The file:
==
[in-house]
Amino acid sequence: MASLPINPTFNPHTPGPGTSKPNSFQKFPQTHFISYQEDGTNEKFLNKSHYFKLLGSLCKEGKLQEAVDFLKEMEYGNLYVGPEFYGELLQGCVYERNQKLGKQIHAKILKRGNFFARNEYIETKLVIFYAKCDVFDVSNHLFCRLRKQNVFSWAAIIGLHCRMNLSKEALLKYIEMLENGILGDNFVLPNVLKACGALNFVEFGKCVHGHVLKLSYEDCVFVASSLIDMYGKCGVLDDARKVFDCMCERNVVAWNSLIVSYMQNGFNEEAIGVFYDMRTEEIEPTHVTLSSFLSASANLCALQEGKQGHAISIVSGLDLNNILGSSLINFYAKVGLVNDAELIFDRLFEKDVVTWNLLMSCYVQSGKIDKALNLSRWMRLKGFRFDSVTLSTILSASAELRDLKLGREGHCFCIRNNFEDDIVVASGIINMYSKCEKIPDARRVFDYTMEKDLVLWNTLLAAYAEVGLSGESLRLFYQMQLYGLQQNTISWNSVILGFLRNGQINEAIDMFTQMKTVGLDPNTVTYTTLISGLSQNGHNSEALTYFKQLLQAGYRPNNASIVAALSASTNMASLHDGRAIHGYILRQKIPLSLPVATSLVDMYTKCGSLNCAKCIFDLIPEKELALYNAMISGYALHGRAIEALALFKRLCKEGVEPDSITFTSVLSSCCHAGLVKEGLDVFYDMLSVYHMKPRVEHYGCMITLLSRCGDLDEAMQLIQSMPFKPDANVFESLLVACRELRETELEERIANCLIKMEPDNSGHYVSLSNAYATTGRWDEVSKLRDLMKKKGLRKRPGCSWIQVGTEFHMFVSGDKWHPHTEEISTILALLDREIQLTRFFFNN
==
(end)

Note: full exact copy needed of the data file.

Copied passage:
[in-house]
Amino acid sequence: MASLPINPTFNPHTPGPGTSKPNSFQKFPQTHFISYQEDGTNEKFLNKSHYFKLLGSLCKEGKLQEAVDFLKEMEYGNLYVGPEFYGELLQGCVYERNQKLGKQIHAKILKRGNFFARNEYIETKLVIFYAKCDVFDVSNHLFCRLRKQNVFSWAAIIGLHCRMNLSKEALLKYIEMLENGILGDNFVLPNVLKACGALNFVEFGKCVHGHVLKLSYEDCVFVASSLIDMYGKCGVLDDARKVFDCMCERNVVAWNSLIVSYMQNGFNEEAIGVFYDMRTEEIEPTHVTLSSFLSASANLCALQEGKQGHAISIVSGLDLNNILGSSLINFYAKVGLVNDAELIFDRLFEKDVVTWNLLMSCYVQSGKIDKALNLSRWMRLKGFRFDSVTLSTILSASAELRDLKLGREGHCFCIRNNFEDDIVVASGIINMYSKCEKIPDARRVFDYTMEKDLVLWNTLLAAYAEVGLSGESLRLFYQMQLYGLQQNTISWNSVILGFLRNGQINEAIDMFTQMKTVGLDPNTVTYTTLISGLSQNGHNSEALTYFKQLLQAGYRPNNASIVAALSASTNMASLHDGRAIHGYILRQKIPLSLPVATSLVDMYTKCGSLNCAKCIFDLIPEKELALYNAMISGYALHGRAIEALALFKRLCKEGVEPDSITFTSVLSSCCHAGLVKEGLDVFYDMLSVYHMKPRVEHYGCMITLLSRCGDLDEAMQLIQSMPFKPDANVFESLLVACRELRETELEERIANCLIKMEPDNSGHYVSLSNAYATTGRWDEVSKLRDLMKKKGLRKRPGCSWIQVGTEFHMFVSGDKWHPHTEEISTILALLDREIQLTRFFFNN